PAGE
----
3. LA Photography

Spend some time with William Eggleston. He used a process called dye transfer, which, as far as I know, is now pretty much extinct. The colors in his photos are pure LA.

Garry Winogrand is another photog who captured the spontaneity and bruised glamor of the city.

Late night beer run

Late night beer run

4. Go get drinks then hit up a gallery. There are tons. I'm digging Alexandra Grant's photographic stuff right now, but she works in lots of mediums and makes you stop and stare in all of them. 

Bonus: Barbara Mendes Gallery. I pass this on my way to my office every day. Worth it just for the exterior, but stop in and say hi. She's really great.

USC game

USC game

5. Listen to "Carmelita" (Warren Zevon & Jackson Browne), "The Vicodin Song" (Terra Naomi), The Chronic (Dr. Dre), The Doors (The Doors), "Angeles" (Elliott Smith), "Sleepless In Silverlake" (Les Savy Fav), "Free Falling" (Tom Petty) (... really anything by Tom Petty).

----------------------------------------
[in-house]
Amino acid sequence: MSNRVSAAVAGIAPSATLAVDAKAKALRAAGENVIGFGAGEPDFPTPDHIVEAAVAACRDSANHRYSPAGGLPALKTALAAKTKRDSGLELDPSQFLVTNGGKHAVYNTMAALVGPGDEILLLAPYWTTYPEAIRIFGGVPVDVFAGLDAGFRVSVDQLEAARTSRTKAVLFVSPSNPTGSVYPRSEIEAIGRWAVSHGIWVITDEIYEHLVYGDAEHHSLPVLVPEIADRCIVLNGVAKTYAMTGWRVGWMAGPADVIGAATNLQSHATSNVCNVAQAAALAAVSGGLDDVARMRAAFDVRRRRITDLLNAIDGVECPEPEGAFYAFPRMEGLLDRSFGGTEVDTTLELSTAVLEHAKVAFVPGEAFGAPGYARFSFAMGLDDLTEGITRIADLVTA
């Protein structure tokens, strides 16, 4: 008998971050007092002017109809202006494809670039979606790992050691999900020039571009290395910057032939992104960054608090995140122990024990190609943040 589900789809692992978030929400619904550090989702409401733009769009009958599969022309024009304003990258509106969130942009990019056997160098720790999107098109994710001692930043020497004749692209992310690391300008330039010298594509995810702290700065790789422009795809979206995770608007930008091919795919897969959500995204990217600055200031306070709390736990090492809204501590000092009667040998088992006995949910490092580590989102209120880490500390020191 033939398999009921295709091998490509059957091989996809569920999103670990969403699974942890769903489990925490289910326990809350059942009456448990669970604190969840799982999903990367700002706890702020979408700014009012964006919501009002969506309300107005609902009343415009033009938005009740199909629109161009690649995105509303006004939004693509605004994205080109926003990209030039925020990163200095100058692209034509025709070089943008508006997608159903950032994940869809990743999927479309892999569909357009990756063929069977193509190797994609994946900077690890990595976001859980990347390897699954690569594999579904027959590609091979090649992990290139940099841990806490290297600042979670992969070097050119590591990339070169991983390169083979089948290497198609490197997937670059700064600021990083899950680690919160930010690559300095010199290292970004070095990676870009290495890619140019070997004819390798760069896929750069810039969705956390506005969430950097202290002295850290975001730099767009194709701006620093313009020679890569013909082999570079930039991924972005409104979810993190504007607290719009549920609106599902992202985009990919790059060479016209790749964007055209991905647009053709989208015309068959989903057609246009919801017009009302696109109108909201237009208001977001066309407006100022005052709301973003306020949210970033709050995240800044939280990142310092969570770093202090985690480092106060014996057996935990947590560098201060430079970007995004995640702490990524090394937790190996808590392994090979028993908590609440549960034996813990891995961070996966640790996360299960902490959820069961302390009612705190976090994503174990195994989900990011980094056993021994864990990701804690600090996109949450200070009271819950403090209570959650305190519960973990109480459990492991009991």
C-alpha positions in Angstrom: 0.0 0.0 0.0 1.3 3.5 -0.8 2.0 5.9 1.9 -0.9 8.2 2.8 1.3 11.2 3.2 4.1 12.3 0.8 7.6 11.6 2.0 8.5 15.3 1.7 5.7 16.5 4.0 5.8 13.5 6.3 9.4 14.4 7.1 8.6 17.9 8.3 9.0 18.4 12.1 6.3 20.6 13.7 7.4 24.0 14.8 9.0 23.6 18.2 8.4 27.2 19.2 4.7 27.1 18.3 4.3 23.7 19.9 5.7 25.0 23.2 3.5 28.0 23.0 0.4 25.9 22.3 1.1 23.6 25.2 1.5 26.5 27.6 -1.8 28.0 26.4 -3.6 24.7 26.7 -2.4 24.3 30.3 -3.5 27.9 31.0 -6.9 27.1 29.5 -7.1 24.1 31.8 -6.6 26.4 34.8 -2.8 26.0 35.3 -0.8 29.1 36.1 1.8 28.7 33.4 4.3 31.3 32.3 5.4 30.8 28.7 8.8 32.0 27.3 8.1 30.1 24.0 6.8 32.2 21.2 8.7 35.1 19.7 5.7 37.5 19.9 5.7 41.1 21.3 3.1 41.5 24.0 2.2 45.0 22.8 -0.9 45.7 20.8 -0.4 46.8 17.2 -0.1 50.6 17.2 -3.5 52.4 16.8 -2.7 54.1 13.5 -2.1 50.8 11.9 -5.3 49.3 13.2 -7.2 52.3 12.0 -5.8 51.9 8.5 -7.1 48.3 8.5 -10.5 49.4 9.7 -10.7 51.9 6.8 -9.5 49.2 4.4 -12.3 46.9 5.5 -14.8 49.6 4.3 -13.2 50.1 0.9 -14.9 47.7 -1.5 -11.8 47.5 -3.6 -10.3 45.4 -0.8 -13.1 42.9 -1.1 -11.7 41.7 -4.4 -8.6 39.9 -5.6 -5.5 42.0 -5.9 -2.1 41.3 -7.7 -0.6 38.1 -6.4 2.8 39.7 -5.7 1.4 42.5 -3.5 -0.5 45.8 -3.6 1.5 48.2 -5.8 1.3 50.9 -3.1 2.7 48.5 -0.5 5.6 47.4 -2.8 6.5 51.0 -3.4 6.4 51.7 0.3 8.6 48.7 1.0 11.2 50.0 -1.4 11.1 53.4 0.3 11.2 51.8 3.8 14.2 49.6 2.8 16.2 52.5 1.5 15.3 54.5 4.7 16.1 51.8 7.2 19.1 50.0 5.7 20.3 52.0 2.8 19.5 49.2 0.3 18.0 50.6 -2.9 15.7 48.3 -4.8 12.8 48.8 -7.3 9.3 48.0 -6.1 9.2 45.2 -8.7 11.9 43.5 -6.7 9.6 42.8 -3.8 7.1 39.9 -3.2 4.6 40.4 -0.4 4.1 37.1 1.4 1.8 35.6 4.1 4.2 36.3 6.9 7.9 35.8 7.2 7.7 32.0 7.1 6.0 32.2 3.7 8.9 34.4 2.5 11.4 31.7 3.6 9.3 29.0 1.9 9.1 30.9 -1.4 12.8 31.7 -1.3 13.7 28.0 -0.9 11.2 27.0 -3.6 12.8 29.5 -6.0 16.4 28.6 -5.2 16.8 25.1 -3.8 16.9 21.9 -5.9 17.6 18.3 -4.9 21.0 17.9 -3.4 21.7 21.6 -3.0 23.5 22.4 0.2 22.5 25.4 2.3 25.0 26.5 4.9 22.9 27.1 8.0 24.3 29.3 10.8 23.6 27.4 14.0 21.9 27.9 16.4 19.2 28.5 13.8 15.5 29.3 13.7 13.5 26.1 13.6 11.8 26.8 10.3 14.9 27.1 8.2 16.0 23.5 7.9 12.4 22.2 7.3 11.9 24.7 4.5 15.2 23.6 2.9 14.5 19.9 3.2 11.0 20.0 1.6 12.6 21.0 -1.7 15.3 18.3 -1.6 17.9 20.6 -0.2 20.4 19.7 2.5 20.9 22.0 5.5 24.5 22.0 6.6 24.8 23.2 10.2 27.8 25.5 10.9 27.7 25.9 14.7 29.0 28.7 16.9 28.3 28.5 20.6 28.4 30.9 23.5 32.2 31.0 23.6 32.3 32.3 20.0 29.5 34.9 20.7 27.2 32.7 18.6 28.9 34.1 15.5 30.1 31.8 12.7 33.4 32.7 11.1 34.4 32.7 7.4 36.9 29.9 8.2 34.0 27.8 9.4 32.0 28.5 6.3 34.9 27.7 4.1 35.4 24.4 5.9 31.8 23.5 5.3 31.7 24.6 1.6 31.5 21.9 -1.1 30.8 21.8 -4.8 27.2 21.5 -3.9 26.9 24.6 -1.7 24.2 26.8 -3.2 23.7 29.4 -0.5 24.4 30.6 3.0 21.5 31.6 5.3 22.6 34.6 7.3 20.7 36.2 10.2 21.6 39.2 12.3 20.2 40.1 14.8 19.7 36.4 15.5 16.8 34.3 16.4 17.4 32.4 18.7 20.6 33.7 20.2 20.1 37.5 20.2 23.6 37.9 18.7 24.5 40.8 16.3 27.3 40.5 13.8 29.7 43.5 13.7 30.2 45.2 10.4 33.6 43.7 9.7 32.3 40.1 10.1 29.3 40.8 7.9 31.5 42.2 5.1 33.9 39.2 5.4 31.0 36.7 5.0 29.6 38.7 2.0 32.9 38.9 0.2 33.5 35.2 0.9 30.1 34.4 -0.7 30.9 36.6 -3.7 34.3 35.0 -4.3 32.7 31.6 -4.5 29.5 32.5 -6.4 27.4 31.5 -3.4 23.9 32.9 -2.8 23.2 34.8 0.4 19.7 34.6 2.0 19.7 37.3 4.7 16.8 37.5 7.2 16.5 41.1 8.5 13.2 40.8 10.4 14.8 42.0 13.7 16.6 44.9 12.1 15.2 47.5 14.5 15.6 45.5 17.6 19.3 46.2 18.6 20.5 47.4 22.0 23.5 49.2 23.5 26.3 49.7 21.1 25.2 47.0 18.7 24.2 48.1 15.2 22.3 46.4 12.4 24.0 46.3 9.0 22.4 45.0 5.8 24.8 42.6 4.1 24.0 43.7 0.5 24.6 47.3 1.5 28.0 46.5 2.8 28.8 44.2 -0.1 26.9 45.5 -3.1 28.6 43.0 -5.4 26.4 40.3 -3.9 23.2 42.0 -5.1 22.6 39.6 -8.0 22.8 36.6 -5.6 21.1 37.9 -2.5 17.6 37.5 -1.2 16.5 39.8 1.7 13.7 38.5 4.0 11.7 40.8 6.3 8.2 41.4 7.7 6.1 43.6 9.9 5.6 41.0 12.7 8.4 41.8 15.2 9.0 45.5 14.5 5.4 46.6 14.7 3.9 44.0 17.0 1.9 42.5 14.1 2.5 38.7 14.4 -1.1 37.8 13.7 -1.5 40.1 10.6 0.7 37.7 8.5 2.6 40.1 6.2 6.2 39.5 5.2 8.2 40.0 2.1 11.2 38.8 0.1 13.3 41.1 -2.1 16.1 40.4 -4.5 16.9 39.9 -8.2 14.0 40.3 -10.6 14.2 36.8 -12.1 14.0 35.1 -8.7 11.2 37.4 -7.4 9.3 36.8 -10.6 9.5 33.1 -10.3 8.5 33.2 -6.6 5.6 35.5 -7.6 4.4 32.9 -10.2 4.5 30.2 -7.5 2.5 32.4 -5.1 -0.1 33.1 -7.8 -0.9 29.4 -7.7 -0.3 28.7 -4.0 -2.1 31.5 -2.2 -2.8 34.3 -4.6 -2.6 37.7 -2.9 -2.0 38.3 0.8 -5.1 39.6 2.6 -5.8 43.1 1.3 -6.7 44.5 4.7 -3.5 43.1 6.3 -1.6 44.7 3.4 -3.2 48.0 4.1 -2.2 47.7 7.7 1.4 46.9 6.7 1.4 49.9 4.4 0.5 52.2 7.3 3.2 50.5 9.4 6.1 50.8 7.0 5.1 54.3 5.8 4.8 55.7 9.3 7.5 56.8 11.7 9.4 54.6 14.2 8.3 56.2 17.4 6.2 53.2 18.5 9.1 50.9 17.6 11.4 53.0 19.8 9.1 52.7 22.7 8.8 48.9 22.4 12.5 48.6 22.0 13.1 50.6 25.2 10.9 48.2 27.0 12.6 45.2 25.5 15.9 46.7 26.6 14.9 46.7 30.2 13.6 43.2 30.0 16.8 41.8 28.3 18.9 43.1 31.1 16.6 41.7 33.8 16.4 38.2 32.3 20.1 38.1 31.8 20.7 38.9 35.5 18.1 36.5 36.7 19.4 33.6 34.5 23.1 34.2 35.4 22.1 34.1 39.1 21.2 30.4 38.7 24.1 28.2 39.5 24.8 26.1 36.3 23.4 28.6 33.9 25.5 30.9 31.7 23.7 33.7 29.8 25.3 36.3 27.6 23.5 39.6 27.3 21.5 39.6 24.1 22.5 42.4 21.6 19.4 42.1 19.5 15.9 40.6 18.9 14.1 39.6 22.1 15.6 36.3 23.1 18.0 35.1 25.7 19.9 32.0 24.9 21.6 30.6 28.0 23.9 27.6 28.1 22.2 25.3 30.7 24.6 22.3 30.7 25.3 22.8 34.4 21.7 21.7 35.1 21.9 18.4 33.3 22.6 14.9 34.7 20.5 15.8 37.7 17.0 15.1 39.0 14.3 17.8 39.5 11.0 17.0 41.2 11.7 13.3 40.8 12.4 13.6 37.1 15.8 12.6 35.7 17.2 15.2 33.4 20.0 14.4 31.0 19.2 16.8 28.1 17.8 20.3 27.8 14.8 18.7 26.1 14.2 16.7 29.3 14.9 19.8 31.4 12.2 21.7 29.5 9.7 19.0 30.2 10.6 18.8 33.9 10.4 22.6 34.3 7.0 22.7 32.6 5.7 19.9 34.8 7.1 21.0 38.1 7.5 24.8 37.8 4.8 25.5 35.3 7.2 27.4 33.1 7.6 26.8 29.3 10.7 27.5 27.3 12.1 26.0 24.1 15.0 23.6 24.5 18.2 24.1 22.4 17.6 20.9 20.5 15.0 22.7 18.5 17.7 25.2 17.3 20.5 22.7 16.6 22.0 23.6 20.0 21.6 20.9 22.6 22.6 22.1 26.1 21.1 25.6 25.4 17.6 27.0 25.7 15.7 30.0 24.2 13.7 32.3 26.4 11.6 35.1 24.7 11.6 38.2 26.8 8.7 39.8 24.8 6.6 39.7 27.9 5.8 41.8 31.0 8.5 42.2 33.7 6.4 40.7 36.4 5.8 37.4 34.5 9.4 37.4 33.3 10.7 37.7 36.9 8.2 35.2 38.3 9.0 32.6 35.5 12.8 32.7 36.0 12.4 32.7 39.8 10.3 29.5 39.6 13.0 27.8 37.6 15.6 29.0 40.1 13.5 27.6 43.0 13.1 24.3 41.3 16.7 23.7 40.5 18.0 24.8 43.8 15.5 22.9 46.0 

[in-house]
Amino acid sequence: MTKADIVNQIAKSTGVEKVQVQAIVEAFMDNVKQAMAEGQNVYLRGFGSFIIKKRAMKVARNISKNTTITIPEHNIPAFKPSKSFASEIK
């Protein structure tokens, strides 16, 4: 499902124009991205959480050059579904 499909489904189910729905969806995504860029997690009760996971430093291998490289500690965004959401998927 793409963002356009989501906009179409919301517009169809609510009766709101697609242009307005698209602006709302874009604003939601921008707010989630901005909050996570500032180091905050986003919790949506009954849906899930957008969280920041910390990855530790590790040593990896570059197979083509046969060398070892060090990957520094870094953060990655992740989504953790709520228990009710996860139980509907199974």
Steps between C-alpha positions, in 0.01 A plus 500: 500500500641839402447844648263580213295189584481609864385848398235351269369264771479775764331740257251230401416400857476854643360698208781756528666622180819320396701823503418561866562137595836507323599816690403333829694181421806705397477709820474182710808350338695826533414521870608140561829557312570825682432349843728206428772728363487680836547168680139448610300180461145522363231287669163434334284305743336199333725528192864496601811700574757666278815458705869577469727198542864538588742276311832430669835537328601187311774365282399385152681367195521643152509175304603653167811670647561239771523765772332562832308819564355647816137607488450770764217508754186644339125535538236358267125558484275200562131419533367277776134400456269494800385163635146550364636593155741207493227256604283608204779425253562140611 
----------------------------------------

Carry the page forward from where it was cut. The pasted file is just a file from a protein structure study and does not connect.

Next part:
Main Street Culver City facing Venice

Main Street Culver City facing Venice

Leaving your mark

At bottom, we all want to be heard. So we fly through the universe in hopeful capsules, testing our hunch that others are in range.

Announcing ourselves with a scream,

or a whisper,

or beauty.

Trusting others will be along

to hear us and say, "You are received, and we have connected."

How to perform a radical act

Think there's no way to change the system? Here's what Yvon Chouinard has to say about that.